The leading causes of morbidity and mortality in the U.S. include chronic disease such as the following:
As researchers, we know that in order to prevent and manage chronic diseases, we must also understand and address contextual elements such as health care access and affordability, neighborhood environment and exposure to stressors and discrimination, all of which influence behavioral risk factors associated with chronic diseases, including:
- Poor diet quality
- Physical inactivity
- Tobacco use
- Alcohol use
Thus, we approach our work to combat chronic disease through the lens of these social determinants of health, conducting research to improve risk factors across individual, family, community, health care and population levels. Our efforts also aim to improve treatment adherence and patient-provider communication, reduce disease symptoms and enhance quality of life.
Research within this realm is multidisciplinary in nature, and we are proud to collaborate with key stakeholders outside our department. Our research methods range from efficacy trials to dissemination and implementation efforts.
Co-Investigator: Jessica LaRose, Ph.D.
Funding Source: National Institutes of Health, National Institute of Child Health and Human Development
Project Summary: There is an urgent need for innovative approaches to adolescent obesity treatment, particularly among African Americans (AA), a population at increased risk of obesity and its associated morbidity and mortality. There is a particular dearth of research on the long-term efficacy of adolescent obesity treatments. Further, research and clinical practice guidelines consistently recommend that parents should be included in their adolescents' obesity treatment, yet the most effective strategy to engage parents in adolescent obesity treatment remains unclear.
Towards that end, this investigation (informed by R21HD084930) will conduct a fully powered, randomized controlled trial to examine the efficacy of two distinct approaches to involving parents in their adolescents' obesity treatment. Participants will be 210 12-16-year-old adolescents (BMI>85th percentile) and parents (BMI>25 kg/m2) with overweight or obesity. Families will be randomized to one of two 4-month treatments: 1) TEENS+Parents as Coaches (PAC), engaging parents as helpers in their child's weight management via parent skills training, or 2) TEENS+Parent Weight Loss (PWL), engaging parents in their own behavioral weight management.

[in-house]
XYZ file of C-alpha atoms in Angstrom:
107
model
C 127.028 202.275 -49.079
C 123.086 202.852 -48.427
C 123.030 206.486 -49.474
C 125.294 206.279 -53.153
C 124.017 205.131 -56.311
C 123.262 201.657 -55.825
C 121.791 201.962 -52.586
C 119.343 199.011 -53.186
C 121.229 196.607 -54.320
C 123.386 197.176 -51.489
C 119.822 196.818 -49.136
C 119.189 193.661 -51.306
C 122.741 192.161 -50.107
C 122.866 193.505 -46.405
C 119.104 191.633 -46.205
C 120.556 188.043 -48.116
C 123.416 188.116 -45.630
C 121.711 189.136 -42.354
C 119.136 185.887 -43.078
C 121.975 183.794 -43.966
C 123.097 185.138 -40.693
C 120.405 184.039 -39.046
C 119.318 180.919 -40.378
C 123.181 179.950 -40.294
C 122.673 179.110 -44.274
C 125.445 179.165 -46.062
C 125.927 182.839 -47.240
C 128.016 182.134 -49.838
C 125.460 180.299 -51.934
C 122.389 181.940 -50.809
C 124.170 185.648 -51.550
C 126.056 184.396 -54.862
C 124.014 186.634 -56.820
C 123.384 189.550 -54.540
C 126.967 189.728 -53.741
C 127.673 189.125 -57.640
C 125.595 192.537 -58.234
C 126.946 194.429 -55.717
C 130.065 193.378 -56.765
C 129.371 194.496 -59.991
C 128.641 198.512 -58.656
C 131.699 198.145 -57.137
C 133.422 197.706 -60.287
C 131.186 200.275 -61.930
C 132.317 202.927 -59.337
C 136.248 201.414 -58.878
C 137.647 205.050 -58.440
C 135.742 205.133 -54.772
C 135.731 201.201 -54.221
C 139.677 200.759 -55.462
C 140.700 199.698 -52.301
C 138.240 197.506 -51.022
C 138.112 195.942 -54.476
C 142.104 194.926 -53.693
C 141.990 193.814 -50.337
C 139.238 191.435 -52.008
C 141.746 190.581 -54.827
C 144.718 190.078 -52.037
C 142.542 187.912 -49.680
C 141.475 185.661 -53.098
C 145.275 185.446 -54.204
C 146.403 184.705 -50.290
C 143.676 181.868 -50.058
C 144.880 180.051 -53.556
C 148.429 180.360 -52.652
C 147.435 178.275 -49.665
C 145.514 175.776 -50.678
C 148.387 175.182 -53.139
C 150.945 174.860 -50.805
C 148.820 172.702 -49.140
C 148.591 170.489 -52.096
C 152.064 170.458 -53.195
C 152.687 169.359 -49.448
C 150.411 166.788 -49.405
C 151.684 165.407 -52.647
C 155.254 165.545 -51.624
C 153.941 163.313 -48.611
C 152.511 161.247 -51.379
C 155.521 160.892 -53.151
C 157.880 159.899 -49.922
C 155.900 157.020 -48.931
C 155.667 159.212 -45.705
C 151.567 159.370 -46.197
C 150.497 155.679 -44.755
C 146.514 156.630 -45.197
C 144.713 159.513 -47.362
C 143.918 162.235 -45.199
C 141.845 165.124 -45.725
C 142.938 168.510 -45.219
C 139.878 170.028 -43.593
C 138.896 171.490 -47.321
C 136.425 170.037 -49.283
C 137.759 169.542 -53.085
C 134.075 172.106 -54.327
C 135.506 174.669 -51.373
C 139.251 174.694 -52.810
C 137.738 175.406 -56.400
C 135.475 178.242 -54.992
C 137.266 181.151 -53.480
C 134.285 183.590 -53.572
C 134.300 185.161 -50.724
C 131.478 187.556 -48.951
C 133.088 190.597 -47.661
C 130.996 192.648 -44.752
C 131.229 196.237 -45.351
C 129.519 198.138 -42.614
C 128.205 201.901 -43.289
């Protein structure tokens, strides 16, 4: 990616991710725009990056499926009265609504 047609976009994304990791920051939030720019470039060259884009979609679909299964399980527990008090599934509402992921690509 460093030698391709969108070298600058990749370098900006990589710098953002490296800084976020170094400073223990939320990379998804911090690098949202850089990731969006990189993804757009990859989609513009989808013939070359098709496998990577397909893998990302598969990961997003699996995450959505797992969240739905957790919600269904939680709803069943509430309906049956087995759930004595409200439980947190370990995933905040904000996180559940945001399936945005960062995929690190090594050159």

All adolescents will participate in the TEENS+ protocol, which includes nutrition education with dietary goals, supervised physical activity, and behavioral support, and integrates motivational interviewing to enhance treatment engagement. Assessments of anthropometrics, dietary intake, physical activity, parenting and home environment variables will be completed at 0, 2, 4, 8, and 12 months with the primary endpoint at 12m follow-up. Results of this investigation have the potential to significantly advance science in this area and ultimately inform clinical practice guidelines related to the role of parents in adolescent obesity treatment.
Co-Investigator: Jessica LaRose, Ph.D.
Funding Source: National Institutes of Health, National Institute of Diabetes and Digestive and Kidney Diseases
Project Summary: Obesity is a public health crisis among adults from economically disadvantaged backgrounds, with more 85% experiencing overweight or obesity and associated health ailments. To date, lifestyle interventions targeting this high-risk group have produced modest weight losses. Thus, effective interventions for this vulnerable population are urgently needed.
New evidence from behavioral economics suggests that targeting lack of reinforcement and bias for the present may improve treatment outcomes in adults from disadvantaged backgrounds. Specifically, impoverished environments have been shown to have few sources of healthy reinforcement, which makes responding to basic sources of reinforcement (e.g., palatable food) more resistant to change. Moreover, all humans have been shown to have bias for the present, or a preference for immediate rewards (palatable food) over future rewards (improved health), and studies suggest that individuals from disadvantaged backgrounds have even greater bias for the present (perhaps due to life demands, stress, and cognitive load). Addressing these two processes (lack of reinforcement and bias for the present) in obesity treatment may uniquely meet the needs of this high-risk, underserved population and result in weight loss success.